| || ||I was doing some travelling and started feeling vaguely unwell so on my return decided to have a check-up at St Thomas' Hospital in London. The results revealed anti-bodies to hepatitis C. This was in January 2000 and a further test proved that I had chronic hepatitis C and genotype 3 was confirmed in the April. |
Jacqueline - Helpline Volunteer
I was shocked at the initial diagnosis and although in emotional turmoil, I continued to focus resolutely on my job as a support worker and attending to family needs which were paramount at the time. I was monitored every three months initially and have had two liver biopsies (in 2002 & 2007). Apart from fluctuating liver function tests, a bit of nausea, fatigue and joint pain, things were fairly uneventful. On reflection I realised that I had probably contracted Hepatitis C during two recklessly wayward moments in 1980 - one involving a friend and an intravenous syringe, the other involving a friend and a tattoo.
I declined an offer of treatment at St Thomas' Hospital, but then came to regret this decision later, when treatment was not so forthcoming on moving to a new health authority in Eastbourne. Moving near the sea was part of an effort to make some positive lifestyle changes and I created a lot of goals regarding exercise & diet, which never actually evolved beyond ideas!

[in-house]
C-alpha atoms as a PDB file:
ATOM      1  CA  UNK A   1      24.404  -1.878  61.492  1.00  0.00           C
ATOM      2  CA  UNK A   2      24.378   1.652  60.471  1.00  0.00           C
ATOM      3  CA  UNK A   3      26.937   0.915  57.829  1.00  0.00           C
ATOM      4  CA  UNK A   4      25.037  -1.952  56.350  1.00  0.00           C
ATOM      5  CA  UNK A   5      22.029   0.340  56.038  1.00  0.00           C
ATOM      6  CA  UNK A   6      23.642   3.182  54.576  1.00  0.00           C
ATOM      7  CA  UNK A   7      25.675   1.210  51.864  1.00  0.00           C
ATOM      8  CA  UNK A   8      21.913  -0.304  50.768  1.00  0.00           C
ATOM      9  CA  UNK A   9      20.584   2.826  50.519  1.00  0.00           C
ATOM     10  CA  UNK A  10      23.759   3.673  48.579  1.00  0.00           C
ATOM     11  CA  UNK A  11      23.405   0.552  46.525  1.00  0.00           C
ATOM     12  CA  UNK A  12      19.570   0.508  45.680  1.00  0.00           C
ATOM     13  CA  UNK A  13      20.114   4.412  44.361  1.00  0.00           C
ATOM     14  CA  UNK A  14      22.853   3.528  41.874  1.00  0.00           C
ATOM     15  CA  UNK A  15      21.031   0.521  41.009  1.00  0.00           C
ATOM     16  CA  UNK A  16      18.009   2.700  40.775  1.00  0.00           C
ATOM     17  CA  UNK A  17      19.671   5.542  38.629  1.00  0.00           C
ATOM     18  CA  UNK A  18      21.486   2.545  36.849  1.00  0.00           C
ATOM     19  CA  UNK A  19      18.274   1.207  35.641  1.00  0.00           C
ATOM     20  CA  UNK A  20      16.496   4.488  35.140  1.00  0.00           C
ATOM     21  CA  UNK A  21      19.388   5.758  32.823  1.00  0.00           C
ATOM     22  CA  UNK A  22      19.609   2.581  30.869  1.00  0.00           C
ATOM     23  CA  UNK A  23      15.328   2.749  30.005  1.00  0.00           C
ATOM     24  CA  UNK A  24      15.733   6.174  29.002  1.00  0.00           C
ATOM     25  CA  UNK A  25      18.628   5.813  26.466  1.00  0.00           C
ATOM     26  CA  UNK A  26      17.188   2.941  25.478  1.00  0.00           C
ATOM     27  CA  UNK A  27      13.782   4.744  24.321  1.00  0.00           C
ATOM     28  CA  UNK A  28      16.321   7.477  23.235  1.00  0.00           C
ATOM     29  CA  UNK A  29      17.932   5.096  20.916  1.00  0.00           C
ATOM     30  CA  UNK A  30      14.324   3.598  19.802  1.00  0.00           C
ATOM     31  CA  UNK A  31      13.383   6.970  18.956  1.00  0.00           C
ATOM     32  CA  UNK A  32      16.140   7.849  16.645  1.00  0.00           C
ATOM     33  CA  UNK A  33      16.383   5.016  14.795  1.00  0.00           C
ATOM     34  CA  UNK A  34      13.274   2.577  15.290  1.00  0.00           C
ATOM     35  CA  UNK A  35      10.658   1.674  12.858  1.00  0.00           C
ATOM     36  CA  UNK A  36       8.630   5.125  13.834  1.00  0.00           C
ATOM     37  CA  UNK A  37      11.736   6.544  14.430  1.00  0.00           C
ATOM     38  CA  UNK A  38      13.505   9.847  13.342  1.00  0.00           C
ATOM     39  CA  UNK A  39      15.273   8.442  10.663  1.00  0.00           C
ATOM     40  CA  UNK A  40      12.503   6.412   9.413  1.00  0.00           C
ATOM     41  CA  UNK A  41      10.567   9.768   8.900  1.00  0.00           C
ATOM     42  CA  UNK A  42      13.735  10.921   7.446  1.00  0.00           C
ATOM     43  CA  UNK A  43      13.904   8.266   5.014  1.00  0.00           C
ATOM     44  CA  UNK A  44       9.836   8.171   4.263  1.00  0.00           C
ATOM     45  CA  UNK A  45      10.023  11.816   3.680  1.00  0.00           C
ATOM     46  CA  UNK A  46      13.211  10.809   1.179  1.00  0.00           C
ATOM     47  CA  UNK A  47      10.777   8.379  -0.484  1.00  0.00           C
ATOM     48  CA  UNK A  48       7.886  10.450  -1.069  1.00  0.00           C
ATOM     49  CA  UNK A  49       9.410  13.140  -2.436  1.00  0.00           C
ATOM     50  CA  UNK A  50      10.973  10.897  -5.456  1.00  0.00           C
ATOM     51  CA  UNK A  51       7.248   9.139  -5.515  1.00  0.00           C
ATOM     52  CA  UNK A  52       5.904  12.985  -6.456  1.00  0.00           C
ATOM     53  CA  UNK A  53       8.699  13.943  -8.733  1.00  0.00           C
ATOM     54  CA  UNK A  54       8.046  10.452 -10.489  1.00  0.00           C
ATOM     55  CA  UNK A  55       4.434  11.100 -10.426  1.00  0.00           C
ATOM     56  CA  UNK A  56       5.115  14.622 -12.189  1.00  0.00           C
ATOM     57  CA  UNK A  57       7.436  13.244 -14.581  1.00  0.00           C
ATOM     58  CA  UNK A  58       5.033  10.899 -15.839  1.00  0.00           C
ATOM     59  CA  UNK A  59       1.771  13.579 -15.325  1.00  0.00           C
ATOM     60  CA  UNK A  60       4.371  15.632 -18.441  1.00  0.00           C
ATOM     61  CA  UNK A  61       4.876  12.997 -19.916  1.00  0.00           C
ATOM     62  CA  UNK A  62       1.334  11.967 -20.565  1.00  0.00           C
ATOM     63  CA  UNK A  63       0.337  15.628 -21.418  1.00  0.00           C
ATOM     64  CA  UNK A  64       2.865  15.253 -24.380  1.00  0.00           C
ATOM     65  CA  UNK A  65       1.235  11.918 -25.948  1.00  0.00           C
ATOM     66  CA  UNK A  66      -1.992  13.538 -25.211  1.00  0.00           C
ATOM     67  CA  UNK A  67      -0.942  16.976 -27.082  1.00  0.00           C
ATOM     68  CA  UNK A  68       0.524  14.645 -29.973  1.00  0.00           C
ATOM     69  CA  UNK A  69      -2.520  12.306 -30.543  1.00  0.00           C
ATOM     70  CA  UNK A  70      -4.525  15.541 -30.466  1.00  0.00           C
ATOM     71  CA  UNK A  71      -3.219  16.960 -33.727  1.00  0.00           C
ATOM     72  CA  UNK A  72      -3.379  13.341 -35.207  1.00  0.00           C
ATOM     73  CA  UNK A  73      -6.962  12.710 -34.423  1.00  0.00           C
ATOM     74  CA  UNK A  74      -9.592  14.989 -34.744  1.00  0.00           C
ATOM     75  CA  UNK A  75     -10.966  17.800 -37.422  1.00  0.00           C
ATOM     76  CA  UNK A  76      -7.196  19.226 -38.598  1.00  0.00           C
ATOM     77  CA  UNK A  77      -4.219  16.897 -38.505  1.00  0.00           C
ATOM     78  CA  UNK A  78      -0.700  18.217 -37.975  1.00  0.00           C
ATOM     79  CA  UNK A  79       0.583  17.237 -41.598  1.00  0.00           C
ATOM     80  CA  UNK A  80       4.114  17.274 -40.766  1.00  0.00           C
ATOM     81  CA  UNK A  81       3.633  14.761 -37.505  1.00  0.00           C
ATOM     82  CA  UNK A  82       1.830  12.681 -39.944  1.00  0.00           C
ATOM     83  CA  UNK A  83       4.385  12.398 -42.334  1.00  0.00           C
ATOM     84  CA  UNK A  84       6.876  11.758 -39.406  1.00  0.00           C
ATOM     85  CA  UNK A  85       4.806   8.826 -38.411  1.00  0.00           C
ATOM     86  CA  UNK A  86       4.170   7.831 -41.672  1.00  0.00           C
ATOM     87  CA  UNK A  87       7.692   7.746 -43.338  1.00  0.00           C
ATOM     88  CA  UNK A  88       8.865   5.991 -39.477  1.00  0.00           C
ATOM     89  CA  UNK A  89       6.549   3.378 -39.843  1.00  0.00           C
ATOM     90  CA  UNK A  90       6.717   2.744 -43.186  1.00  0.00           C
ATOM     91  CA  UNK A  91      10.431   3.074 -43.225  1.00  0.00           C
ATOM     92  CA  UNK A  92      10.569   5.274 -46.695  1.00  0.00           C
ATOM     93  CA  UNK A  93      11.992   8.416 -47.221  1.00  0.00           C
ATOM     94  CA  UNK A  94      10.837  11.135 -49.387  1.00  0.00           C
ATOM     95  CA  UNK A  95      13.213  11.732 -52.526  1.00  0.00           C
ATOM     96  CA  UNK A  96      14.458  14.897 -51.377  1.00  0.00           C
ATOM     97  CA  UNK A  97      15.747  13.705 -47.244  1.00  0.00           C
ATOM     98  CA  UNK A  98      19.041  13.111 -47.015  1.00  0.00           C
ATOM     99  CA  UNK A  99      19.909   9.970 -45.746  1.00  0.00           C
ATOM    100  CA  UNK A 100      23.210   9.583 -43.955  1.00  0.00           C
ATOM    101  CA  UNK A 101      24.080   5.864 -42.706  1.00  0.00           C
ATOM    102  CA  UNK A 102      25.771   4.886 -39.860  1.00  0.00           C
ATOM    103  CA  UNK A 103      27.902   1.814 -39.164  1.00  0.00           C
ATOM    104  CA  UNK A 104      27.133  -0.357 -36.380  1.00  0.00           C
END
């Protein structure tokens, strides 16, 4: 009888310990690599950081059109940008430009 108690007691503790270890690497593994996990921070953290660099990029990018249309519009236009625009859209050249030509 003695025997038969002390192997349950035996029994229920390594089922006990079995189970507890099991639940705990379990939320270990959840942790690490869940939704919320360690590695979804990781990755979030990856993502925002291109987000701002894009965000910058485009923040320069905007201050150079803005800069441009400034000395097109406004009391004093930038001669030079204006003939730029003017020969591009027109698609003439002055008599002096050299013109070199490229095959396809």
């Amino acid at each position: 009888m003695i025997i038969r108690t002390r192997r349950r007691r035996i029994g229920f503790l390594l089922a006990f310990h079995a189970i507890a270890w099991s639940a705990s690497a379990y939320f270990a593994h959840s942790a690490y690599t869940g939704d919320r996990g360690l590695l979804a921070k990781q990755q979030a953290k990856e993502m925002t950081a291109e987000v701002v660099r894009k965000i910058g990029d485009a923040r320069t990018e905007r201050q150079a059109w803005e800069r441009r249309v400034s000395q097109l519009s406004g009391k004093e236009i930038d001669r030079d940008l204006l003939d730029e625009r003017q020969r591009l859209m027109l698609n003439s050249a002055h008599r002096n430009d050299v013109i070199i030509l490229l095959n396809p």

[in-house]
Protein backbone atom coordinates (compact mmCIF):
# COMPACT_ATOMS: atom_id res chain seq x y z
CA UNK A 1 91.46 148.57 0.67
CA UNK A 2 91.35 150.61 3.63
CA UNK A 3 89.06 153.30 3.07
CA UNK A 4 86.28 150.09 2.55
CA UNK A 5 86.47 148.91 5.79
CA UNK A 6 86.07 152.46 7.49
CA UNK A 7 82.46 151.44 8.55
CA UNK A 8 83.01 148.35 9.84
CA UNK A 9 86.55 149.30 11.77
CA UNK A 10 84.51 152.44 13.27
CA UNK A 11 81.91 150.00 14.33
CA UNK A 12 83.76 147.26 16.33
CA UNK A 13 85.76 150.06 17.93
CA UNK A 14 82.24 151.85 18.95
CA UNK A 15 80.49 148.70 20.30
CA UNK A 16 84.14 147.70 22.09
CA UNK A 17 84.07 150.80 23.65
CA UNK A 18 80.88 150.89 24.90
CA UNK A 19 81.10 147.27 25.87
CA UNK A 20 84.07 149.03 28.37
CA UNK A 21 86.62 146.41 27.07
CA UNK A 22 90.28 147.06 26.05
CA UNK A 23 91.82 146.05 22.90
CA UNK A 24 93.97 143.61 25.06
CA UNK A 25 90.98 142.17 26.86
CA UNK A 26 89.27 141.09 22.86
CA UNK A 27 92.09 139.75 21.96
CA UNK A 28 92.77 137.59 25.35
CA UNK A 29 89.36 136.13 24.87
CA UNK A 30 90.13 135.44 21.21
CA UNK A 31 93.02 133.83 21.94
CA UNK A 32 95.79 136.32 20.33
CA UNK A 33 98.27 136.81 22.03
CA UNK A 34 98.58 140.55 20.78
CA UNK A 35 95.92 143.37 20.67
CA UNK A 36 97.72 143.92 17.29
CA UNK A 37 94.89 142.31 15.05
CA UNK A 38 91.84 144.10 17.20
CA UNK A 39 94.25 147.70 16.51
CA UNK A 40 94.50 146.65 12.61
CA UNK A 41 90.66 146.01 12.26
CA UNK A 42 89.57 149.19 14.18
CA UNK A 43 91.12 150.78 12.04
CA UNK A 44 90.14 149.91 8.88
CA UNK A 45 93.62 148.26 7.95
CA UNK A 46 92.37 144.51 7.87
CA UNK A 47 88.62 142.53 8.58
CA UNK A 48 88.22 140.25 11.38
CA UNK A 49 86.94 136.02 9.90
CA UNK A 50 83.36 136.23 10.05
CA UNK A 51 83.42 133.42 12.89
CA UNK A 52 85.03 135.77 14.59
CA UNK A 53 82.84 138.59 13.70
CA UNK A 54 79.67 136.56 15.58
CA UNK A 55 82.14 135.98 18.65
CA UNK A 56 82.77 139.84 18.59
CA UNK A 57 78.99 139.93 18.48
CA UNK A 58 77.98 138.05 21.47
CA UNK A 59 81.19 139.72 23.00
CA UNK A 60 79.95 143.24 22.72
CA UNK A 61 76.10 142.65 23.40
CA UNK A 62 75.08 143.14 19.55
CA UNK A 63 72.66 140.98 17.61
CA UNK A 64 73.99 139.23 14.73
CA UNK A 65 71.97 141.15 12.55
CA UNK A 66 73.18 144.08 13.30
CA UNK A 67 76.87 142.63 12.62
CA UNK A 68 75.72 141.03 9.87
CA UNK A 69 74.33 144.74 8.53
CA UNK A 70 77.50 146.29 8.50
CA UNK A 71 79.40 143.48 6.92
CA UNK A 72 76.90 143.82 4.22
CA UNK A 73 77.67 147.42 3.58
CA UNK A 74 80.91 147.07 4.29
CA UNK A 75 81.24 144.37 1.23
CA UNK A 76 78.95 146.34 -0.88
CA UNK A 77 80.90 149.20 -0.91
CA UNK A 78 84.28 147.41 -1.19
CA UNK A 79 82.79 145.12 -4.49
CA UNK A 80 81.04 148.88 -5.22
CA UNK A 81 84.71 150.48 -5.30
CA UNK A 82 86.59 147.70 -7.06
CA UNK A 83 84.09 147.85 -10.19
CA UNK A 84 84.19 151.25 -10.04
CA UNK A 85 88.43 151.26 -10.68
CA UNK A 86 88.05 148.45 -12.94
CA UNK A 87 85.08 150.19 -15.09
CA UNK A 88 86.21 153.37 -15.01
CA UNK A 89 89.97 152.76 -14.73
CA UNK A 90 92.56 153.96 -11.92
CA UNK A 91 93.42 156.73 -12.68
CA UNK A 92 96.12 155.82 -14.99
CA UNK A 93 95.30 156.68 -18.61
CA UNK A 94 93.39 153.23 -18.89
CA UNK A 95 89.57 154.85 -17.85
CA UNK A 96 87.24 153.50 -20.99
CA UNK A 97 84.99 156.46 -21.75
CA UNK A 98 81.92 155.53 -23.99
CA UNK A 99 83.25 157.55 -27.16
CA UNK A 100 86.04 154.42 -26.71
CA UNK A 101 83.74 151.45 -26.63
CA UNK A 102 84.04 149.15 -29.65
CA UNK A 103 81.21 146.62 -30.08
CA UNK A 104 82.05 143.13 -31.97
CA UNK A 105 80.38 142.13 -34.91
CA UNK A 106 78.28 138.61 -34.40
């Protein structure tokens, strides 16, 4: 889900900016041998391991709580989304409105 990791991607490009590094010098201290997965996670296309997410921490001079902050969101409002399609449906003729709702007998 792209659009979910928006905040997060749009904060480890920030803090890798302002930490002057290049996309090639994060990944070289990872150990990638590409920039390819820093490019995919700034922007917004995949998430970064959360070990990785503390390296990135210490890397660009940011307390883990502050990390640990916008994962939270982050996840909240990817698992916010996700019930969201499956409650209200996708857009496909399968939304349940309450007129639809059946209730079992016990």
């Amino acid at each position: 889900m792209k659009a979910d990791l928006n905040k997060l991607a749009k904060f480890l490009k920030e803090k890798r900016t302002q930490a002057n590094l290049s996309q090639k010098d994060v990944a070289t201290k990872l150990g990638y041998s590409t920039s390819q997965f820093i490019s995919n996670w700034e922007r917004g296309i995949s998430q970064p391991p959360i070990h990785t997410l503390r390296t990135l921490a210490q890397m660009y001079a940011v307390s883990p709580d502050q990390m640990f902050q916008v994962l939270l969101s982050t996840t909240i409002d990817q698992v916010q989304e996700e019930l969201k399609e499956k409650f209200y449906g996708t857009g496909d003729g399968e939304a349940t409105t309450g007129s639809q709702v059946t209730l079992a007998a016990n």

I attended a Hepatitis C Trust 'Health Day' workshop in Oxford in 2007. It was the first time I had met anyone with the same condition. It was very reassuring to be in such a supportive atmosphere. Like me, others had encountered resistance to treatment from some doctors in the past, still others had cleared the virus and were slowly recovering. Communicating and sharing experiences helped me to become more confident and aware of hep C's impact on life. I felt more focused and informed and less isolated. I'm now hopeful of new treatments becoming available in the future.
Hepatitis can be so challenging for people, for example, with children going through treatment,or an unfortunately fast progression of the disease. Going to the Trust health day and browsing the website put things in perspective for me and I became less self absorbed and resigned, and more outward looking and proactive, culminating in volunteering for The Hepatitis C trust telephone helpline in January 2008 and starting in summer.
The Trust is a vital catalyst for debate, support, information and empowerment and I feel very proud to be a part of it.